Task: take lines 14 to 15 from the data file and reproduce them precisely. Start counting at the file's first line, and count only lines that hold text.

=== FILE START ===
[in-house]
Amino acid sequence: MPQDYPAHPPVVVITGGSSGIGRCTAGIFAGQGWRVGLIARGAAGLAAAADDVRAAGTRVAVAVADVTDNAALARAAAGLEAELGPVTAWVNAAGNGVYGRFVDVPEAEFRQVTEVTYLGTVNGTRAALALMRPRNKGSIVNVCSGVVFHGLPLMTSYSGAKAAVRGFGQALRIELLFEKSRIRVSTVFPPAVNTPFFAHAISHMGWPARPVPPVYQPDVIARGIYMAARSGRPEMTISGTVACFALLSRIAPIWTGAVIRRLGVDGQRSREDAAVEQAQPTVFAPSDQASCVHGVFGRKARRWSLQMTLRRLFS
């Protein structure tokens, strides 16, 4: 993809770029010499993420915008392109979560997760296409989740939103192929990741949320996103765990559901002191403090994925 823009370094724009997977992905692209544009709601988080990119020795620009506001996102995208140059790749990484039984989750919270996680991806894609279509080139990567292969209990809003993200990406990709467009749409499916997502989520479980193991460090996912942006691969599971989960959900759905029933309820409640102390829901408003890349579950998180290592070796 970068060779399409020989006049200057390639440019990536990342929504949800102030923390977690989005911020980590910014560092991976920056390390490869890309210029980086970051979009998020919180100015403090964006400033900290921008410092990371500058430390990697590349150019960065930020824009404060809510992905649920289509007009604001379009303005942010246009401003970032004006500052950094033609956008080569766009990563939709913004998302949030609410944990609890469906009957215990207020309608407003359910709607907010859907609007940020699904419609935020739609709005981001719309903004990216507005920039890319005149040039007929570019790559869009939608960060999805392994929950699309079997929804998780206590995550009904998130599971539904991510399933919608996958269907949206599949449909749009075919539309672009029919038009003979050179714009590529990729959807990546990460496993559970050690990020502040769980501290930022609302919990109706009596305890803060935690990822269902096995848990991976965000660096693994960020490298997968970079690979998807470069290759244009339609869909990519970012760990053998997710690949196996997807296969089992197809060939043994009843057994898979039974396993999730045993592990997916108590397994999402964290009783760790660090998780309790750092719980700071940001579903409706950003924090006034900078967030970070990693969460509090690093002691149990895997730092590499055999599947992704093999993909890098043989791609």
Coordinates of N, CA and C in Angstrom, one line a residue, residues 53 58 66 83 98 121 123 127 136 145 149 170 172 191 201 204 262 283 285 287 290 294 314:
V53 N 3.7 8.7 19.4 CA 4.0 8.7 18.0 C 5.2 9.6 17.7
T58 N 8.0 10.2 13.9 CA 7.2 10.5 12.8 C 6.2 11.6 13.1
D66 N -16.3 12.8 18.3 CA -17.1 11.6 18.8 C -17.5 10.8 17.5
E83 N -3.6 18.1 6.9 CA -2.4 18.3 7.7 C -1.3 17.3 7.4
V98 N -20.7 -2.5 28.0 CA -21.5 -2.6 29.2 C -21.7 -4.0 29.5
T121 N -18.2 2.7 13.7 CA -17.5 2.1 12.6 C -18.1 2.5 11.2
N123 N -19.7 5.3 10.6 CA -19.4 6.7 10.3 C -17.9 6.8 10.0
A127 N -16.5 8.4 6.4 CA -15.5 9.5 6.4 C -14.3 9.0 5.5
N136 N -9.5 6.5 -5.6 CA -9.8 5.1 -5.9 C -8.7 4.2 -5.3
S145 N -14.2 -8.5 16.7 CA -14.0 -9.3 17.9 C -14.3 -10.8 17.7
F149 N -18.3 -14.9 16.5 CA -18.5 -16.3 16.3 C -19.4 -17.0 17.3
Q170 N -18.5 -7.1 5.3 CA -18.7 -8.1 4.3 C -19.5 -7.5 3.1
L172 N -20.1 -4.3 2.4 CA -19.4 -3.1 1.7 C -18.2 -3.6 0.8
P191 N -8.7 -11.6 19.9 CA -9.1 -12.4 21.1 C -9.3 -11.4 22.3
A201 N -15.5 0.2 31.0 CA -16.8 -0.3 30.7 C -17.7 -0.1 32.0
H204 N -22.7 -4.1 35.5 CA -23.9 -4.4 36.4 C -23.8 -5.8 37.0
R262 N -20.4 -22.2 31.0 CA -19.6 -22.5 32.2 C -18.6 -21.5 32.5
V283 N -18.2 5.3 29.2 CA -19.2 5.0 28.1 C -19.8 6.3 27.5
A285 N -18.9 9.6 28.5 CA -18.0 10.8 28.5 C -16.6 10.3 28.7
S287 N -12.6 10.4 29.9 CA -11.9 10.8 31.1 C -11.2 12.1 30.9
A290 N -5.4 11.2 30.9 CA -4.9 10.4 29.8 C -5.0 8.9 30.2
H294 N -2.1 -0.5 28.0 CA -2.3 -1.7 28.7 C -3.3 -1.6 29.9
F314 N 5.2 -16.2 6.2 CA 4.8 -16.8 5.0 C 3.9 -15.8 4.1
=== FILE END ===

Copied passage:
S145 N -14.2 -8.5 16.7 CA -14.0 -9.3 17.9 C -14.3 -10.8 17.7
F149 N -18.3 -14.9 16.5 CA -18.5 -16.3 16.3 C -19.4 -17.0 17.3